The Art of Stop Losses

by | Feb 18, 2020 | blog, Editorial | 0 comments

Stops can be used to cut losses or secure profits. Some traders will actually put a stop order in… while others will use a “mental stop”. A stop order basically gets you out of the stock when it hits a specific price. 

A “mental stop” is just a level you wish to get out at, but you still have to physically hit the buttons to get out. 

If you place your stops “too tight” you can be out of a trade quickly. It can be especially frustrating if you get stopped out, and then watch the stock we were in—reverse in the direction of your trade. 

This can drive some traders crazy, forcing them to jump back in, churn their account, or even revenge trade.   

But it shouldn’t… 

Getting stopped out is a normal part of trading… sure it’s hard to shrug off.

Not every trade will be a winner. 

Now I bet you’re thinking, there’s nothing to do but just take the loss and move on?

Not so fast… 

You see, there are some strategies that you can apply to improve how and where you place your stops. It’s a rules-based approach that I believe can save you a lot of money if you just hear me out. 

Not only that, I’m going to show you what the most common mistakes people make with setting stops… and how to button them up.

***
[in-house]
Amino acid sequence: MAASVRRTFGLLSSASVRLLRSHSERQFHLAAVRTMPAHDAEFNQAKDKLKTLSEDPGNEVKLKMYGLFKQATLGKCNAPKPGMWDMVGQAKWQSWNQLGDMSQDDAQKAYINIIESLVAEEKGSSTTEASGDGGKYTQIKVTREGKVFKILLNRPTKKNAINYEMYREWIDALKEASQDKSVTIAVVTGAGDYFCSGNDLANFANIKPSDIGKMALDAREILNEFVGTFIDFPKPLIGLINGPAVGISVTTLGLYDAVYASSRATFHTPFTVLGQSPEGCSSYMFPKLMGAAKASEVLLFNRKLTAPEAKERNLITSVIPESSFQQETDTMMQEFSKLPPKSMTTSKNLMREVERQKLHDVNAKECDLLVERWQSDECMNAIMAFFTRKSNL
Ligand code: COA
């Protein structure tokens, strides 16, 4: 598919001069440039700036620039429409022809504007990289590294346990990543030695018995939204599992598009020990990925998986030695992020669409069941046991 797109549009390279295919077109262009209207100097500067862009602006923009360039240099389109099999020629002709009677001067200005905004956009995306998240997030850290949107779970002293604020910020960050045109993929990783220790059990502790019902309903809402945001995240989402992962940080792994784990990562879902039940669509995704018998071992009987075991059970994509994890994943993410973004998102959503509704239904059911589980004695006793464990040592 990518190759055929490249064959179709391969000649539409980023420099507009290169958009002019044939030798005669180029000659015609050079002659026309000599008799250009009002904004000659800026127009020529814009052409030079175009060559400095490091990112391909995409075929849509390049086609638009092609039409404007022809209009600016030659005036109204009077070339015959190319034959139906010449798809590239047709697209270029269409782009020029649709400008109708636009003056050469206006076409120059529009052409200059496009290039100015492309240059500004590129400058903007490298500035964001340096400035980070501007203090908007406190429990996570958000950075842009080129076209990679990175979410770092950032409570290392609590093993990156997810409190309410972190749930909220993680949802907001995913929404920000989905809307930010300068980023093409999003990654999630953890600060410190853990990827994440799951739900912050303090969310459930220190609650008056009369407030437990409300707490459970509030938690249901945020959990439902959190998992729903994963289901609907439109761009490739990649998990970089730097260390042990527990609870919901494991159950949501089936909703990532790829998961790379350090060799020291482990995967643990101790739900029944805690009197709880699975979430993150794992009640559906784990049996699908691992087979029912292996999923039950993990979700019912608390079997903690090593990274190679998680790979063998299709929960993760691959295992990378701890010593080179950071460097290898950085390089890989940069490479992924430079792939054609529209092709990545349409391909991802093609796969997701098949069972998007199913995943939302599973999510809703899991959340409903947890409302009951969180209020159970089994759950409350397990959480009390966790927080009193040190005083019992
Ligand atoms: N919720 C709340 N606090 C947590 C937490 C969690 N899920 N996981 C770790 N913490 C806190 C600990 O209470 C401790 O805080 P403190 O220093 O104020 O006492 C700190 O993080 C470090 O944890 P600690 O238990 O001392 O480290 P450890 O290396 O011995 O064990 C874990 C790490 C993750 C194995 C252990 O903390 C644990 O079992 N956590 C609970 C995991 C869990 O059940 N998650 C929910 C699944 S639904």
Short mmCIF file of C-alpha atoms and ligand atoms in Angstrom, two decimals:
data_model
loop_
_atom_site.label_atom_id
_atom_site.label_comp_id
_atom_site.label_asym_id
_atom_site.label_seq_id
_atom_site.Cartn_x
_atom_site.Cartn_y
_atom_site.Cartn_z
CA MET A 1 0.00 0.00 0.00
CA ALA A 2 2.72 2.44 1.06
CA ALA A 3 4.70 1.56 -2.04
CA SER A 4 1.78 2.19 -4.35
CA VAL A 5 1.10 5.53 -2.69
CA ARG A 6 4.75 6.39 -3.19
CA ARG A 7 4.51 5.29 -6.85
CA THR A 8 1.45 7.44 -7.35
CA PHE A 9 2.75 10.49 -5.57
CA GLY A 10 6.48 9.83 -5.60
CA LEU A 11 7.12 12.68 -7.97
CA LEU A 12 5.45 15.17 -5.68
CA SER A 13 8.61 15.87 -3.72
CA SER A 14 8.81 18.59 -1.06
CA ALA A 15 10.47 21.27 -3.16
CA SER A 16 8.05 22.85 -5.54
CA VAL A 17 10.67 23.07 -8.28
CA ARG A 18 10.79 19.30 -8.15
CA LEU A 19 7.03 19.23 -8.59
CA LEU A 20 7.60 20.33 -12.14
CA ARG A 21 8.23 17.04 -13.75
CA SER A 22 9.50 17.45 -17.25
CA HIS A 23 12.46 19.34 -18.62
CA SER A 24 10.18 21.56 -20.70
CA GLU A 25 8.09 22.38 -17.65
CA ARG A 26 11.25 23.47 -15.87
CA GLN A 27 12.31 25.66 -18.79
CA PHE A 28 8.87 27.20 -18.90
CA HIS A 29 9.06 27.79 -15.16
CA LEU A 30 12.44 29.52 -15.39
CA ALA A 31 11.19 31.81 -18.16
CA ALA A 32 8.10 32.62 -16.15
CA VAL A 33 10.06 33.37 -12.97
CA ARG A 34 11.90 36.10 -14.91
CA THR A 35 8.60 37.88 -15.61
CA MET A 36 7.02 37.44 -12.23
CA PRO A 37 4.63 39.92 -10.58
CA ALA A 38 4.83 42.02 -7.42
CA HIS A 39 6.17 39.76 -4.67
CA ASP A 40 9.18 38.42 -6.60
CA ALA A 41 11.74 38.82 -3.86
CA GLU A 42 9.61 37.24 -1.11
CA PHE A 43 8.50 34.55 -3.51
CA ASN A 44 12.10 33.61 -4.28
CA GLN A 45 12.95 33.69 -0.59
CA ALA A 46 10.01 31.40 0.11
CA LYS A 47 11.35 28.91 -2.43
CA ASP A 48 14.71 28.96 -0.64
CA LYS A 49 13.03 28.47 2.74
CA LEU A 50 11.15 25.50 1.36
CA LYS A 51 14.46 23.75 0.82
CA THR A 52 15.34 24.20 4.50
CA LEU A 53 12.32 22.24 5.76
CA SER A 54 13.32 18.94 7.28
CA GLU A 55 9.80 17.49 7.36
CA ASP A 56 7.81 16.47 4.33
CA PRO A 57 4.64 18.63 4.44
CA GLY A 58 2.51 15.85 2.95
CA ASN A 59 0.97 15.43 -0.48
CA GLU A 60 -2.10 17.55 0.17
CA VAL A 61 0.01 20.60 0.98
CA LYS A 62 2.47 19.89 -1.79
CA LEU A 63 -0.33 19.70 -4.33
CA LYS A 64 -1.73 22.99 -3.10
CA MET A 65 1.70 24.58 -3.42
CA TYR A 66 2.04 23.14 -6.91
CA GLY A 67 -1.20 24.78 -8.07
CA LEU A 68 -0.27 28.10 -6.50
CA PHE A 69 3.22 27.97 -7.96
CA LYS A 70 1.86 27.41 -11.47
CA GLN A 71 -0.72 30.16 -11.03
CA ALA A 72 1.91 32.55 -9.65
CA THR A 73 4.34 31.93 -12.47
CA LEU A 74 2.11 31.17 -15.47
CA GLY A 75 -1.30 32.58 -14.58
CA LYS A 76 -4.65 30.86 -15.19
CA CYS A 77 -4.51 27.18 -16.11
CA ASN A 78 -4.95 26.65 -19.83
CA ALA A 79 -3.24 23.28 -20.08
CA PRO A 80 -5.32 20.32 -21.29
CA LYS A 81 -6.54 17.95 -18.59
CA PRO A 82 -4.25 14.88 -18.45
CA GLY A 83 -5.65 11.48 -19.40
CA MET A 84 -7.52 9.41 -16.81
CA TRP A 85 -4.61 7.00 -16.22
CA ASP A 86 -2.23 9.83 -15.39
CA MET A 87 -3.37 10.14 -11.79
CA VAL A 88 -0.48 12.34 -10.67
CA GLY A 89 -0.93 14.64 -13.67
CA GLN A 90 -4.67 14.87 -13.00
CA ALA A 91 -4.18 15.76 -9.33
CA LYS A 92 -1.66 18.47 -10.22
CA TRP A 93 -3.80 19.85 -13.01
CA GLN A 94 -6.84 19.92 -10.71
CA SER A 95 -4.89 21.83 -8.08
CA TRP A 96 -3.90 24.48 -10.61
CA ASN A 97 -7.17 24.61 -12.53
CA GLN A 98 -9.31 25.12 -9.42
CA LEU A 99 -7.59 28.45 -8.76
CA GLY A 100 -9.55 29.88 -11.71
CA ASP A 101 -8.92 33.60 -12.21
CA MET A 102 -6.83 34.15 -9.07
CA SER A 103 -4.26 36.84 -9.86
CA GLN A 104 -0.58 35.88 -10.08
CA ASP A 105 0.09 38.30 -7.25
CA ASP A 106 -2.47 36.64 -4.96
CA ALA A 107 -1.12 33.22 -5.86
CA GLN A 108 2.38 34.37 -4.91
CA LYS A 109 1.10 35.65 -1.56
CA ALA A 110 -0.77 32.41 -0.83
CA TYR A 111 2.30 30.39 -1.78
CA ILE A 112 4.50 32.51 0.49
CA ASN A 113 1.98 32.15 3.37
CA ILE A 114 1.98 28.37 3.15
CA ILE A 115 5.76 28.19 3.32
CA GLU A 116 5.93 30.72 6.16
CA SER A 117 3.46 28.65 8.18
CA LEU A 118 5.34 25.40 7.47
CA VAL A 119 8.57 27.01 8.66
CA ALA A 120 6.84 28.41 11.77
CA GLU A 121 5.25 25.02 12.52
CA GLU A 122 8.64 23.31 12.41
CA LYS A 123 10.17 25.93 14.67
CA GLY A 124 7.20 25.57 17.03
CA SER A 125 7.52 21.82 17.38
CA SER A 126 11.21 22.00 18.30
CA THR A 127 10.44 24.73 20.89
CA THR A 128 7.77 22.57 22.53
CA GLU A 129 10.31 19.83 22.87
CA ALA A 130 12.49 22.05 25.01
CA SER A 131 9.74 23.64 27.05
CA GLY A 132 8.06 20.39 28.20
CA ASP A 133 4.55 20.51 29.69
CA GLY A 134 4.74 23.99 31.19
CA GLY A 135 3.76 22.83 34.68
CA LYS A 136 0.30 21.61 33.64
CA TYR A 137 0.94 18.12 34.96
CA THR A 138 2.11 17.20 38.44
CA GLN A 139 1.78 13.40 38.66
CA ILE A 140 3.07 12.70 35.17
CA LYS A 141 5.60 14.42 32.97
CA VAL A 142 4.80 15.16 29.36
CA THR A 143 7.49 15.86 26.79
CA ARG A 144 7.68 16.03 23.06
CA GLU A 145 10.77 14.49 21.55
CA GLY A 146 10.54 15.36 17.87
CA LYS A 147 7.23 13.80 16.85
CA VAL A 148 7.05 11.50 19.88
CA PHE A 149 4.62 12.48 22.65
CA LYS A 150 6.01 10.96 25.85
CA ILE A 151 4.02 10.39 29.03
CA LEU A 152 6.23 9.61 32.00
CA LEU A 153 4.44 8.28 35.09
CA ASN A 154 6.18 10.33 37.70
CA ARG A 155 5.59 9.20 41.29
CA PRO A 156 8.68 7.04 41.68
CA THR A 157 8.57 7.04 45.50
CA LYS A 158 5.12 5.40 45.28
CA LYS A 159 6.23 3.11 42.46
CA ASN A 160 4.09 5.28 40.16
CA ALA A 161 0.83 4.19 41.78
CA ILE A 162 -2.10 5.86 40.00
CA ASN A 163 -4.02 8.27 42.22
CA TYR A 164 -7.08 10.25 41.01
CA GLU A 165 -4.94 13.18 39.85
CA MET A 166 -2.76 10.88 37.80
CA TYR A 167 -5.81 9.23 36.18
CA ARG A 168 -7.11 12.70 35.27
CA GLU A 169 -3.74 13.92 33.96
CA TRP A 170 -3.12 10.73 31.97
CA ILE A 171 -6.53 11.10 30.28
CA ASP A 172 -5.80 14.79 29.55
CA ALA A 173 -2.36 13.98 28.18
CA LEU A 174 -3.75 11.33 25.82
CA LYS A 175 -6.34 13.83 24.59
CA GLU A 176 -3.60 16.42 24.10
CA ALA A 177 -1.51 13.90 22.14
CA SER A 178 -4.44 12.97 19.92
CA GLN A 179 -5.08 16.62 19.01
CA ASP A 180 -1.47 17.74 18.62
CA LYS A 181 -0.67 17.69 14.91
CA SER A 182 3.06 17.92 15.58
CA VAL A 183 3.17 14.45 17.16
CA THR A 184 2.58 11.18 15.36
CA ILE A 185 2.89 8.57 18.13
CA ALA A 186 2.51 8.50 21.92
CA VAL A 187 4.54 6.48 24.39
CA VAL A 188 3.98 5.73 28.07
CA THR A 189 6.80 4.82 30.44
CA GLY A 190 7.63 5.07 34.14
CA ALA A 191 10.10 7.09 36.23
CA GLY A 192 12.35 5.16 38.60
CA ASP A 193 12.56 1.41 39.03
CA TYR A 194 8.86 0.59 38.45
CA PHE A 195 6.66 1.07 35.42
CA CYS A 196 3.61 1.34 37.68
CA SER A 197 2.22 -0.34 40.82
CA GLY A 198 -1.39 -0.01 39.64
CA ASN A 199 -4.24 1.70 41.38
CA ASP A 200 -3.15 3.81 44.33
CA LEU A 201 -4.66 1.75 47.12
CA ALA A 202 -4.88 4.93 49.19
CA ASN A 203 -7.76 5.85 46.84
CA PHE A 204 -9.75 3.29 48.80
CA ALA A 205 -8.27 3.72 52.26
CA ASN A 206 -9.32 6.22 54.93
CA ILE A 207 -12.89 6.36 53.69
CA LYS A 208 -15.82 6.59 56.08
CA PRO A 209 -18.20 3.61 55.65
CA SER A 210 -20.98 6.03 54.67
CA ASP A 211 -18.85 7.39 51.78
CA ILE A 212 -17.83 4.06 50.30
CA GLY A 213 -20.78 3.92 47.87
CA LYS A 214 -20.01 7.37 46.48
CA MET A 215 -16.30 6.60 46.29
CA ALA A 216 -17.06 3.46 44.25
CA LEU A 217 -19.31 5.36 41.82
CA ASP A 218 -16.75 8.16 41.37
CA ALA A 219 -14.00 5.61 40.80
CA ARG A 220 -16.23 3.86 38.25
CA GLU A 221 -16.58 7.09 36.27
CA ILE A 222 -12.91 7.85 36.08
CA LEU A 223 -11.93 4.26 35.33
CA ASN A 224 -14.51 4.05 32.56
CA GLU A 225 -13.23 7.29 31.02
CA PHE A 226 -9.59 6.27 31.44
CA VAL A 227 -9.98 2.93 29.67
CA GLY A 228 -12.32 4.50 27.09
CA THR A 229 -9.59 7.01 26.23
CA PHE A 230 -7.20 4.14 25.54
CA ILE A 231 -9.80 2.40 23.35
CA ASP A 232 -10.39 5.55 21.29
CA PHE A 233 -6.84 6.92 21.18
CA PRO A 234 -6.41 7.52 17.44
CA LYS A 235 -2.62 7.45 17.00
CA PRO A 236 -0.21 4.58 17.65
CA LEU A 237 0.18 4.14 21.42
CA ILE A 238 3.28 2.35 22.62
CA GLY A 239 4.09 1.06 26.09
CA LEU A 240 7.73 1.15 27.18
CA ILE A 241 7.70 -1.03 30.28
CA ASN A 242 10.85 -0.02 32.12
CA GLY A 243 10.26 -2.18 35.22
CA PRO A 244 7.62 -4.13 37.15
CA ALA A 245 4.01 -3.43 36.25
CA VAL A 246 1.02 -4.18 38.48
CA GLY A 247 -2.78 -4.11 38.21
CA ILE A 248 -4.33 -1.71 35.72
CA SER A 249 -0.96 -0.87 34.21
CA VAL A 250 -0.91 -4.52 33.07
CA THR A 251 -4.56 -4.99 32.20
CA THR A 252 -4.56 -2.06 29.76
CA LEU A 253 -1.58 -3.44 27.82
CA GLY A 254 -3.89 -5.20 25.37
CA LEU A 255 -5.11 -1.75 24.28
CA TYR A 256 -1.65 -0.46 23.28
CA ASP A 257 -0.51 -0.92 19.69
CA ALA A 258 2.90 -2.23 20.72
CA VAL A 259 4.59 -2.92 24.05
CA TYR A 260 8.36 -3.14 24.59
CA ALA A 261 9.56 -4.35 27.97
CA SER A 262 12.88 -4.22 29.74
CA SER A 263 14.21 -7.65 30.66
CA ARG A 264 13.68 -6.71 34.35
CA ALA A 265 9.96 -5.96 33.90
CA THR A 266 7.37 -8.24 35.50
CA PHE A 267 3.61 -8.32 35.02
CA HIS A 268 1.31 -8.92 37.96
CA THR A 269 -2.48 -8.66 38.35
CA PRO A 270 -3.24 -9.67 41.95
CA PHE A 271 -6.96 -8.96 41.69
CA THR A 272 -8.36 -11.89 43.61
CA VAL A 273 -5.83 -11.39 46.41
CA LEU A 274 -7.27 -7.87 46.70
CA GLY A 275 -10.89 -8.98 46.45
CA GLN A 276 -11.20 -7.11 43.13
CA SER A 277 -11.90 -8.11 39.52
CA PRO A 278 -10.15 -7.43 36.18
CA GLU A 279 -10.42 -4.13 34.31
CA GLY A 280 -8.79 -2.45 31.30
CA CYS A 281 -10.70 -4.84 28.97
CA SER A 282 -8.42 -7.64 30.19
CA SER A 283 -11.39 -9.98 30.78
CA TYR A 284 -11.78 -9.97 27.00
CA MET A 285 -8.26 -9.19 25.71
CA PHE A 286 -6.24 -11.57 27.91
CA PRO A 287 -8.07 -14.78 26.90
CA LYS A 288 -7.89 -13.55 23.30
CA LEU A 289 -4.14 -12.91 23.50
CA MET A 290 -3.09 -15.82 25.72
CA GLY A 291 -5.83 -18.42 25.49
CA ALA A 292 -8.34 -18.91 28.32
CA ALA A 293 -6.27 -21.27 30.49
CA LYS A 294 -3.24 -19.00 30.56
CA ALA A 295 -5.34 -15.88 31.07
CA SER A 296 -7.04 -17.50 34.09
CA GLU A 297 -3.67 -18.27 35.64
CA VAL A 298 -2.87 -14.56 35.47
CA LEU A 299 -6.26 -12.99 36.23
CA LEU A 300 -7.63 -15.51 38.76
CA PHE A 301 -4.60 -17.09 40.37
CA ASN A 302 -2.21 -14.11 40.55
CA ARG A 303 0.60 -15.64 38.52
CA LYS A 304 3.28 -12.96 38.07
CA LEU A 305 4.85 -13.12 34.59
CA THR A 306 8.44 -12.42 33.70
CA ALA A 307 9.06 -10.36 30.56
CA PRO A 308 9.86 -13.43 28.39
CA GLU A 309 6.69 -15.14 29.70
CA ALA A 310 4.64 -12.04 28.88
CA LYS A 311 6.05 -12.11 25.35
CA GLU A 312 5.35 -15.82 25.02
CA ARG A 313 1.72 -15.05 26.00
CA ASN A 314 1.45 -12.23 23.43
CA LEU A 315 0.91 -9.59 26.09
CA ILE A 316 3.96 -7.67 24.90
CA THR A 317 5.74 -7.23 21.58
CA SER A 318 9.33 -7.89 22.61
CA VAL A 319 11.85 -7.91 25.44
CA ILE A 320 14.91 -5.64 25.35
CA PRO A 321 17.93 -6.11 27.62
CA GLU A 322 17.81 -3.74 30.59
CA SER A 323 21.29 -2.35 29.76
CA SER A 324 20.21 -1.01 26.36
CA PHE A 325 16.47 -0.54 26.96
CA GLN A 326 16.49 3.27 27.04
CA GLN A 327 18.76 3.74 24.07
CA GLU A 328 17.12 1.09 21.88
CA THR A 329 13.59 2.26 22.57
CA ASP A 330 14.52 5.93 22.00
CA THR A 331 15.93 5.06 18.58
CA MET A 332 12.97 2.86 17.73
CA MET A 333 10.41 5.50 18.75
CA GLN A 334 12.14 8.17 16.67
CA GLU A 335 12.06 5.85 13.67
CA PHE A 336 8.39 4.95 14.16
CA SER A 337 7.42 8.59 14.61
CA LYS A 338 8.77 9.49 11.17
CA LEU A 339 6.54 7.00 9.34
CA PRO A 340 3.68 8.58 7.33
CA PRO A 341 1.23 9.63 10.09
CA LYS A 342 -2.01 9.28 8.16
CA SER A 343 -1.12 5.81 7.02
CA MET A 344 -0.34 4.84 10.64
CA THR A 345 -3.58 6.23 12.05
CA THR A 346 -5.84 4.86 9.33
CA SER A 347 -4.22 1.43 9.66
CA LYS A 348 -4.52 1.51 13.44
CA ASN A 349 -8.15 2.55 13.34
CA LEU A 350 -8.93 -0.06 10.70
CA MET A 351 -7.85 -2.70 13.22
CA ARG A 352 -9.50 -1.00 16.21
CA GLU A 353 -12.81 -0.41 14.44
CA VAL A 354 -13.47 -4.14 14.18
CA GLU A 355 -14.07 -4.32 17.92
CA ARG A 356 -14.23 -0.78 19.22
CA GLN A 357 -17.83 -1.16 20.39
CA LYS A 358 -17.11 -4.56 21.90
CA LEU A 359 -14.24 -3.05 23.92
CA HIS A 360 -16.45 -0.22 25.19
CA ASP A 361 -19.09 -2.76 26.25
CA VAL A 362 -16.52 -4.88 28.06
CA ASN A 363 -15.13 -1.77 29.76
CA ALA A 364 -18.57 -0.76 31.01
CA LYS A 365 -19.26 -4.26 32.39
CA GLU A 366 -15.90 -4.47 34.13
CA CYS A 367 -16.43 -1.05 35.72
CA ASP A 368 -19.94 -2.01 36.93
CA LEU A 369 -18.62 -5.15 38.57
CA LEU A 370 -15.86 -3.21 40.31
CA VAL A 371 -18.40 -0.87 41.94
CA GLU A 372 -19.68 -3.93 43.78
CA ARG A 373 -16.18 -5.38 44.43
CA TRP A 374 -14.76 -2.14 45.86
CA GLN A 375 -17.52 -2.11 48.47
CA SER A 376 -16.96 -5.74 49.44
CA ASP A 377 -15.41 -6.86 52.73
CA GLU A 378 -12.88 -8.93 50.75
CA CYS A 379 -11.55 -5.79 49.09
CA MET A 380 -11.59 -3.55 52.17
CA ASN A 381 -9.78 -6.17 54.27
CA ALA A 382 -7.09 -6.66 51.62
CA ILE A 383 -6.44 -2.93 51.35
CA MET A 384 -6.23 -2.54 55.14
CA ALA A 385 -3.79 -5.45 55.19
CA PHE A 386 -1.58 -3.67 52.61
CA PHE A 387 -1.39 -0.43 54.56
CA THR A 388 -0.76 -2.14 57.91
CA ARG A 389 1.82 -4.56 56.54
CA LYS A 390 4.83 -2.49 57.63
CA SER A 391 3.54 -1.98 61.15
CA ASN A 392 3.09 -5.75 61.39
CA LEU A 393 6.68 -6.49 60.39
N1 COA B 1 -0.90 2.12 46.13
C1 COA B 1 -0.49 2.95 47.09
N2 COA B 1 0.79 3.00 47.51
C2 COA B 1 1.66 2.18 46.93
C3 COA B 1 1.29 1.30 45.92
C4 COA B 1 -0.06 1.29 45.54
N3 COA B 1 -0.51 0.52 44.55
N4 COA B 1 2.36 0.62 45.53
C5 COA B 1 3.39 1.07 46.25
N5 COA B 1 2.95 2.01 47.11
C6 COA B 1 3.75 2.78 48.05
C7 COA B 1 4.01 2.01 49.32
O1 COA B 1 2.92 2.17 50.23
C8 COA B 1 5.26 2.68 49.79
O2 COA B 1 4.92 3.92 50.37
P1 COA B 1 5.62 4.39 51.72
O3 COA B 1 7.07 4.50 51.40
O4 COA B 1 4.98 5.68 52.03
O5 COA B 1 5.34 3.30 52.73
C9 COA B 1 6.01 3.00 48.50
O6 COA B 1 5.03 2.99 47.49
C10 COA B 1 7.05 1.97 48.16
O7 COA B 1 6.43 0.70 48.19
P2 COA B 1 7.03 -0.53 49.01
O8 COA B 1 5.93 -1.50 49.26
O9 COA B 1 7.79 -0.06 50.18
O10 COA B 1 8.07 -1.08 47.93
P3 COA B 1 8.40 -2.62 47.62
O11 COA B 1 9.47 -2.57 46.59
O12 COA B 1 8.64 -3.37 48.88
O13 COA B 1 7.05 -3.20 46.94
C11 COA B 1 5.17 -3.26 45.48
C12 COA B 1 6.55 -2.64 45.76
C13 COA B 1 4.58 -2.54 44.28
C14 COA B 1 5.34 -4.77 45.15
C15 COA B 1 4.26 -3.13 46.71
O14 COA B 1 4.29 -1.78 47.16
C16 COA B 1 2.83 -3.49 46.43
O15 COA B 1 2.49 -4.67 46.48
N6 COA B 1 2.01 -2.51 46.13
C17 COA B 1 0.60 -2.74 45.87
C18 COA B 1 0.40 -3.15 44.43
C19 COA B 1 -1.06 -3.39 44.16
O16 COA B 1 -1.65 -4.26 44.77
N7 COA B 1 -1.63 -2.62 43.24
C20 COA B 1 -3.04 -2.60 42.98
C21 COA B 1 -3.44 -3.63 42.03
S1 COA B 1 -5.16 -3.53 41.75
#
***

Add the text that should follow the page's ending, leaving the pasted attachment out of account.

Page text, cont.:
What is a stop loss order


First…what is a stop loss order and what does it even do?

A stop loss is an order that helps to protect your trading capital when the price moves against you.

An example:

You buy SPY at $337/share and you have a stop loss order at $320.

This means that if the price of SPY drops to $320, you will exit the trade and limit your loss to $17/share.

And if you use a stop loss correctly:

  • A stop loss prevents you from blowing out your trading account
  • Allows a trader to “live and fight”
  • Limit your losses to paper cut size 


Common issues of using stop orders


But I know what you’re thinking… the markets “hunt” my stop-loss order.  

Let me change your mind and debunk the major issues using stop loss orders.


Issue #1 : My stop-losses are “hunted”


Stop losses are not “hunted” by the markets or the brokers.


Because it’s not worth the regulatory nightmares that it will cause them!

Many times the markets will sell off to levels where other traders have their stop levels set.

Such as this example in the SPYs:



As you can see… if you placed a stop order below the prior pivot, you would have been out of your long trade just to watch the market move without you.

Why does this happen?

It happens for two main reasons:  

  • The market doesn’t have buyers entering the market since they already bought in at the prior pivot price to dampen the selling pressure
  • If there are new buyers coming into the markets, they are trying to get the best possible price, and will target prices under prior pivot levels.  This is a symptom of herd mentality.

So there you have it…

Now you know why your stops seem to be triggered by “stop hunters” but in actuality, they are actually triggered by other market traders.



Issue #2 : Stop loss should be based on account size


So an account based exit rule is just a way to exit if you lose too much money.

For example, 

The stop rule: exit position if losing 3% of initial capital.

This is one of the worst ways to place stop orders, yet it is taught in almost every trading 101 handbook.